• The Archaeology of Indian Ocean Commerce in the Islamic Period: Examines the archaeology of the Indian Ocean trade from the Late Antique to the 17th century, focussing on the Western Indian Ocean. Lectures set out the borad scheme of trade and economic development and merchant activity through this long period and then focus on a number of specific case studies such as sites, regions, shipwrecks, commodities and academic debates. By the end of the course students will have a good knowledge of the issues related to the Indian Ocean trade and the earliest development of a truly global economy.
  • The Sahara in the Ancient Medieval Worlds: This will be an overview of trans-Saharan connections, from the ealiest drying of the Sahara to the height of the Islamic era gold trade. It will examine Saharan polities such as the Garamantes and the role of the Roman, North African and West African states on the fringes. Trade will be a topic particularly explored espeically the long-distance movement of goods such as gold, slaves and salt from sub-Saharan Africa. Other forms of connection include religion (particularly the spread of Islam to West Africa), language and burial practices Prominent case studies from Libya, Morocco and Mali, all the subject of recent archaeological research will provide the basis from which to explore aspects of climate change, hyper-arid landscapes and technological change.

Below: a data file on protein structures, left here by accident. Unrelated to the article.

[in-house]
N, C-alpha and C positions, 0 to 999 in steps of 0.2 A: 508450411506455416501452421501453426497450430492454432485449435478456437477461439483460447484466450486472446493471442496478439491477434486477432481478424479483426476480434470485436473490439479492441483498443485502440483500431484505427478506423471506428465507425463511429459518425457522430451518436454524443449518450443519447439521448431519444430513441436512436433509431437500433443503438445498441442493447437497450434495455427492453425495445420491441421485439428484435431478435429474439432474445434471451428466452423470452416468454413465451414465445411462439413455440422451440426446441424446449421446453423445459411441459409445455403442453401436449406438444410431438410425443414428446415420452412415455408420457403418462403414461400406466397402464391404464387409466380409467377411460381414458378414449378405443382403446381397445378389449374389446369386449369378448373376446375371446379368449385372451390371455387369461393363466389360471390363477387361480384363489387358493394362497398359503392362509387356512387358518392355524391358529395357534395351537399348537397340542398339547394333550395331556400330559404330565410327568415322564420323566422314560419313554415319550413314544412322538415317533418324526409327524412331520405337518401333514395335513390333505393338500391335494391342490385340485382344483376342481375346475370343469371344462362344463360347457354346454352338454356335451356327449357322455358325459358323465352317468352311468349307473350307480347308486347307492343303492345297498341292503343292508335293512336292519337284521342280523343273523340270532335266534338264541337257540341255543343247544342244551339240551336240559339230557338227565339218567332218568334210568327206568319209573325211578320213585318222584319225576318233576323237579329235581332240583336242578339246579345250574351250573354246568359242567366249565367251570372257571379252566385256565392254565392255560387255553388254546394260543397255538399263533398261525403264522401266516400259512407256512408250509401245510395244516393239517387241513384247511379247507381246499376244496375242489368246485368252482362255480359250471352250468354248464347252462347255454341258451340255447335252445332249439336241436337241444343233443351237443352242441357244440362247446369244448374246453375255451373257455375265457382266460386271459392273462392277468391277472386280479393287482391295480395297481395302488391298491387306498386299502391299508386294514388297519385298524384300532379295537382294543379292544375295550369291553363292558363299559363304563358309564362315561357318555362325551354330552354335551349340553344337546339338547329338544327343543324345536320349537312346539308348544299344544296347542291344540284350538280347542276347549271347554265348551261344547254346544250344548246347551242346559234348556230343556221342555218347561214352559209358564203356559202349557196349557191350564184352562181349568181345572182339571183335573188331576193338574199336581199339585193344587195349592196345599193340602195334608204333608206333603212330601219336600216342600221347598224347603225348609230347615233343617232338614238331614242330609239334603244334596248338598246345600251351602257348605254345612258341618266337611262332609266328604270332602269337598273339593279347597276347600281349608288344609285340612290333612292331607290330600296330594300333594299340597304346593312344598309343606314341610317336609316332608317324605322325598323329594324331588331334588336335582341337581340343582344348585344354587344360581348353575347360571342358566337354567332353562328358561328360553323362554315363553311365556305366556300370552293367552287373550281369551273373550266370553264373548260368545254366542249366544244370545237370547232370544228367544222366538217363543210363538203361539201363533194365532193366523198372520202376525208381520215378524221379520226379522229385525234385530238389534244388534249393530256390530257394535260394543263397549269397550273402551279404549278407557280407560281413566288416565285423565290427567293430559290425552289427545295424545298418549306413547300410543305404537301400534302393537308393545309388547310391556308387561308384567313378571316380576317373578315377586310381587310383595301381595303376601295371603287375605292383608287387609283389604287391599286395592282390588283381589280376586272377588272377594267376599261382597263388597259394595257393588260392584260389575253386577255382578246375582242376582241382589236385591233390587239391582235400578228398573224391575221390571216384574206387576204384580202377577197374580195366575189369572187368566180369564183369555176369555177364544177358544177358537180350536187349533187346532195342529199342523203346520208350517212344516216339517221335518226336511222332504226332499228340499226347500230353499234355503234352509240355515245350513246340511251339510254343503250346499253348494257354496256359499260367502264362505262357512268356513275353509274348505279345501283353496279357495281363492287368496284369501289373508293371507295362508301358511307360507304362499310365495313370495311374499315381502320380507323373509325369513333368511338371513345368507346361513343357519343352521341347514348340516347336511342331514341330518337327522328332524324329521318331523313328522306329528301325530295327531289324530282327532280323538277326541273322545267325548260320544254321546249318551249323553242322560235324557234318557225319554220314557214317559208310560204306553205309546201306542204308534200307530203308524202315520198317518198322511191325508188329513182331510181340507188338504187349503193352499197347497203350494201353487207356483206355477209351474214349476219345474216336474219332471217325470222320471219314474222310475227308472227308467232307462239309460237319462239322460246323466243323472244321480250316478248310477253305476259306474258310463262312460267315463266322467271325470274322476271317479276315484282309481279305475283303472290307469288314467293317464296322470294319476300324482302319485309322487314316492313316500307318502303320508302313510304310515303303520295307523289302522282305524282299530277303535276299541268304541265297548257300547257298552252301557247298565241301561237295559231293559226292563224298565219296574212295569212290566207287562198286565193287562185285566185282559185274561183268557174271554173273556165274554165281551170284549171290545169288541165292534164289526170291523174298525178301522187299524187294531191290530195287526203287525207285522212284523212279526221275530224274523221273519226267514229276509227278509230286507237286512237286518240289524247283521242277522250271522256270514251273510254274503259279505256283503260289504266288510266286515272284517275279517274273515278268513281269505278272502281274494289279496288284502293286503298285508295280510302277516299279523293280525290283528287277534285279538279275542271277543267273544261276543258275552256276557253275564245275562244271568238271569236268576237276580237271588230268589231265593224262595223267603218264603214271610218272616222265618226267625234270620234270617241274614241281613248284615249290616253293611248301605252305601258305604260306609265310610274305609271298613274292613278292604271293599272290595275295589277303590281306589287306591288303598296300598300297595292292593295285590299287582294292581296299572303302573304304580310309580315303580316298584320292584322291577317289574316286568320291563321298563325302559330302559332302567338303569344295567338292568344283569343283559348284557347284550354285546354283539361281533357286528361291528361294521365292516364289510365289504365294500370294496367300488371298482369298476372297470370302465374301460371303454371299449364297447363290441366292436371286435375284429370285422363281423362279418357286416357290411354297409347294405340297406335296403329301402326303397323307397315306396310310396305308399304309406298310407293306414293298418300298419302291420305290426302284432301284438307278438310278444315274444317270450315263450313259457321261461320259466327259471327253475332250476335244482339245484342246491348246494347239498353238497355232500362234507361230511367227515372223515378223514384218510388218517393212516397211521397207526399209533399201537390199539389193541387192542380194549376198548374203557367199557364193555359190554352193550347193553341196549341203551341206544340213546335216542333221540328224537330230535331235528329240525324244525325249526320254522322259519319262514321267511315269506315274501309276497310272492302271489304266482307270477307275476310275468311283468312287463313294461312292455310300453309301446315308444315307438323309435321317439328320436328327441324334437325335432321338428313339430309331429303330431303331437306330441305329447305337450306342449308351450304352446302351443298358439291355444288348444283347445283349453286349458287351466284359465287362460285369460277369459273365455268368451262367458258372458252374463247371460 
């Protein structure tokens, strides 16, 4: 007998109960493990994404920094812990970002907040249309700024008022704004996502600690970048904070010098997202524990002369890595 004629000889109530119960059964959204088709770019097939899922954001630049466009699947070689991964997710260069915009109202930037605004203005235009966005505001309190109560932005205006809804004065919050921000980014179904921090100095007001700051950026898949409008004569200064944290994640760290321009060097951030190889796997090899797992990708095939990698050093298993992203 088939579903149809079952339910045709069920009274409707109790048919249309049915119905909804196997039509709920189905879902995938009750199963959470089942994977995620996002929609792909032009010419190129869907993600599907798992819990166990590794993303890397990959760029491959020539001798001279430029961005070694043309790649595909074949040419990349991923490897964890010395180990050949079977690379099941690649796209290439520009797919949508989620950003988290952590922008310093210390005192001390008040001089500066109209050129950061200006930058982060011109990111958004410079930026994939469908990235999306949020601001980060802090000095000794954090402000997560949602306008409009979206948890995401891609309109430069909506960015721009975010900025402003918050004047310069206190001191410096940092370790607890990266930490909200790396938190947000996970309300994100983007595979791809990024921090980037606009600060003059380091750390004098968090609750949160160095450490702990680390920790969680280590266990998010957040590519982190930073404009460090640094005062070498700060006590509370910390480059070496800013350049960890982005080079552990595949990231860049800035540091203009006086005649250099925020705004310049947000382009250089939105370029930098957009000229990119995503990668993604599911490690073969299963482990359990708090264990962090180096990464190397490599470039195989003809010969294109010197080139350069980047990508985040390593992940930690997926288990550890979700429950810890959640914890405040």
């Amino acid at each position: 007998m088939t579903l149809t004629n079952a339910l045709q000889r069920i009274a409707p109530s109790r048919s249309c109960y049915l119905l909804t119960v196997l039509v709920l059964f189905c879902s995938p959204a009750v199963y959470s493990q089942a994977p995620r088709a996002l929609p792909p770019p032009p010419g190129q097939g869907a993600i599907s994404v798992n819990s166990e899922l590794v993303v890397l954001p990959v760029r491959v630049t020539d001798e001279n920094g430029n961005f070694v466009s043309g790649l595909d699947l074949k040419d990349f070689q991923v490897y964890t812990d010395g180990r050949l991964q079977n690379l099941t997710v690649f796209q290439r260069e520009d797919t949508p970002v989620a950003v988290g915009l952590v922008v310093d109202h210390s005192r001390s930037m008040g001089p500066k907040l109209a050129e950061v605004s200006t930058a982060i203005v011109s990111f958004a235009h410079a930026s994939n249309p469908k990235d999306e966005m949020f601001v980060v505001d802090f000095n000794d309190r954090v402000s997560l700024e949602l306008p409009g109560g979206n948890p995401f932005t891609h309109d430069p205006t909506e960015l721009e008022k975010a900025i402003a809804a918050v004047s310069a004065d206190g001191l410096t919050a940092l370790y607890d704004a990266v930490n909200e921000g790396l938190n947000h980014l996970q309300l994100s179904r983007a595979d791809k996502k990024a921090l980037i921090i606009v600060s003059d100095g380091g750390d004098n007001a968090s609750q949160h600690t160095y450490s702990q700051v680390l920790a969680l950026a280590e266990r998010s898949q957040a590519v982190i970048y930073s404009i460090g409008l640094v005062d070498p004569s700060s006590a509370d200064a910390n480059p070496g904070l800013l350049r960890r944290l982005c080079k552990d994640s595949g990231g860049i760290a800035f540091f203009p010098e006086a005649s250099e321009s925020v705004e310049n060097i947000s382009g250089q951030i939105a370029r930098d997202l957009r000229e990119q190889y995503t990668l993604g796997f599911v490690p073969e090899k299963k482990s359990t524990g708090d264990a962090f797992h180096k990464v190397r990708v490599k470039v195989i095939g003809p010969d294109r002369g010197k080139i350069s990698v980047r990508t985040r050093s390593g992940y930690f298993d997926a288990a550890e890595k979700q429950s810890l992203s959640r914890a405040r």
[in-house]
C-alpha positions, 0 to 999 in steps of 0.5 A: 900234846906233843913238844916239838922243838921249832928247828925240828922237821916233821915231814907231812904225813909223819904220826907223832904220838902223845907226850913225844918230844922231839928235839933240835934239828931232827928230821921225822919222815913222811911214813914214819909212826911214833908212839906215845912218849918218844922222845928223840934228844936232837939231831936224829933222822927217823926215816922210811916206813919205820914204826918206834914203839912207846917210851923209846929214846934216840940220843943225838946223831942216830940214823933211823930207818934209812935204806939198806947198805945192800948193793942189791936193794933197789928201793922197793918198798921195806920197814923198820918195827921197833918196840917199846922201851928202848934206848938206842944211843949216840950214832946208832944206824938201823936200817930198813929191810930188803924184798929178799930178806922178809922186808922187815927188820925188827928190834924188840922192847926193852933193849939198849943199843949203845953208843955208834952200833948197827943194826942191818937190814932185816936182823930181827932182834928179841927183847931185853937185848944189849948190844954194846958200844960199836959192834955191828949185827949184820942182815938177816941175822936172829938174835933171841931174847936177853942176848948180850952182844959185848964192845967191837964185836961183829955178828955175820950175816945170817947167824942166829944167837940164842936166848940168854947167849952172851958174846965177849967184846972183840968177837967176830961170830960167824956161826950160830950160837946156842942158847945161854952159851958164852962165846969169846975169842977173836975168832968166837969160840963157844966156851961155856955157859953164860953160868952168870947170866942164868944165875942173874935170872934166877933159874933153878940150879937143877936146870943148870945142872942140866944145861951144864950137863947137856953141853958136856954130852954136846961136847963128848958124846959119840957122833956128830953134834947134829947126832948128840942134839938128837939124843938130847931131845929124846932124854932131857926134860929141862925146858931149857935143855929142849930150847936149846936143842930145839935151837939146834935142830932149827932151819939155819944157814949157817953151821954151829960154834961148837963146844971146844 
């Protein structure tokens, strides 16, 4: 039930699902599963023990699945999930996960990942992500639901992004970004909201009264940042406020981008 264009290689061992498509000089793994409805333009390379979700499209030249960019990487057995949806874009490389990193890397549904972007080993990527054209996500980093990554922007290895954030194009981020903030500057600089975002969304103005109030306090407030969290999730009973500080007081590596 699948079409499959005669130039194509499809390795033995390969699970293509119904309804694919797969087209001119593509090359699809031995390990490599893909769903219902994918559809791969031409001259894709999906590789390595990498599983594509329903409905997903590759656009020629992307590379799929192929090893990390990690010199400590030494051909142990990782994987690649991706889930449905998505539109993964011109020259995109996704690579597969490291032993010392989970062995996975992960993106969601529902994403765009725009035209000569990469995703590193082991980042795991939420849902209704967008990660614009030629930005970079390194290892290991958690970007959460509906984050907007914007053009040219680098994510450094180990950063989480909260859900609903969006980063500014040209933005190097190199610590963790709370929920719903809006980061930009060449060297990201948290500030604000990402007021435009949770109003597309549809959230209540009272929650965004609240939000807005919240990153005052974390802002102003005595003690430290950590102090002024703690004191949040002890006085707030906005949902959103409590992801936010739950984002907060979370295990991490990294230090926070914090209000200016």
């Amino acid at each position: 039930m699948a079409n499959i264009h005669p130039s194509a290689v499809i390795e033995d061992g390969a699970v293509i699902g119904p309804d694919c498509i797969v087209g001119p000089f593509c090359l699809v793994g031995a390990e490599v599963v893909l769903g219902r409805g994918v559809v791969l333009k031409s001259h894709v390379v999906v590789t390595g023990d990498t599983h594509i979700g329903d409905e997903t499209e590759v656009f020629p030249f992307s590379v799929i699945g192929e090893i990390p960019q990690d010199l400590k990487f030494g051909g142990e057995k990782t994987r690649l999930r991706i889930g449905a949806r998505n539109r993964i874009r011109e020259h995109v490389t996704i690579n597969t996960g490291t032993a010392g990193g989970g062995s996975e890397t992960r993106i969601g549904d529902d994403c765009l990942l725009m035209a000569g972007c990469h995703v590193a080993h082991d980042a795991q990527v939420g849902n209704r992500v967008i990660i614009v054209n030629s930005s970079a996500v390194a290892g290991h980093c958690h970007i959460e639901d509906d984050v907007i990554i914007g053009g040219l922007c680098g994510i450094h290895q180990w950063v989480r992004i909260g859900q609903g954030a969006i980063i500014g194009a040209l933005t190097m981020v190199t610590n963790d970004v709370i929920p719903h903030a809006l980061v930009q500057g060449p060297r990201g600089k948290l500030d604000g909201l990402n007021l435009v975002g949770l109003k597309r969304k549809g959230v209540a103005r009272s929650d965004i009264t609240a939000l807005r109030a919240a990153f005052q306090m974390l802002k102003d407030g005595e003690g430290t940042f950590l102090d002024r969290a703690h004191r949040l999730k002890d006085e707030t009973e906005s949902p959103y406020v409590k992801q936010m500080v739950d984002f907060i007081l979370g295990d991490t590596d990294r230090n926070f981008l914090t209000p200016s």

• Townscapes in North Africa and the Near East: Urban form and its transformation from Late Antiquity to the early Arab period. The major focus will be on the Mediterranean provinces, especially North Africa and the Near East from the Roman Imperial period to the 8th / 9th centuries AD. Comparison between eastern and western Mediterranean. Transformation of cities through major historical events; the decline and fall of the Roman Empire, the Vandal occupation of North Africa, the Byzantine Empire and the arrival of the Arabs. Overview of the classical city and the range of public and private buildings and their development over time. The transformation of space from Late Antiquity, both the urban layout of towns and the reuse of individual buildings. The changing nature of society during a period of great historical upheaval. Christianization - the changes to urban topography brought about by the foundation of churches and the rise of the power of the clergy.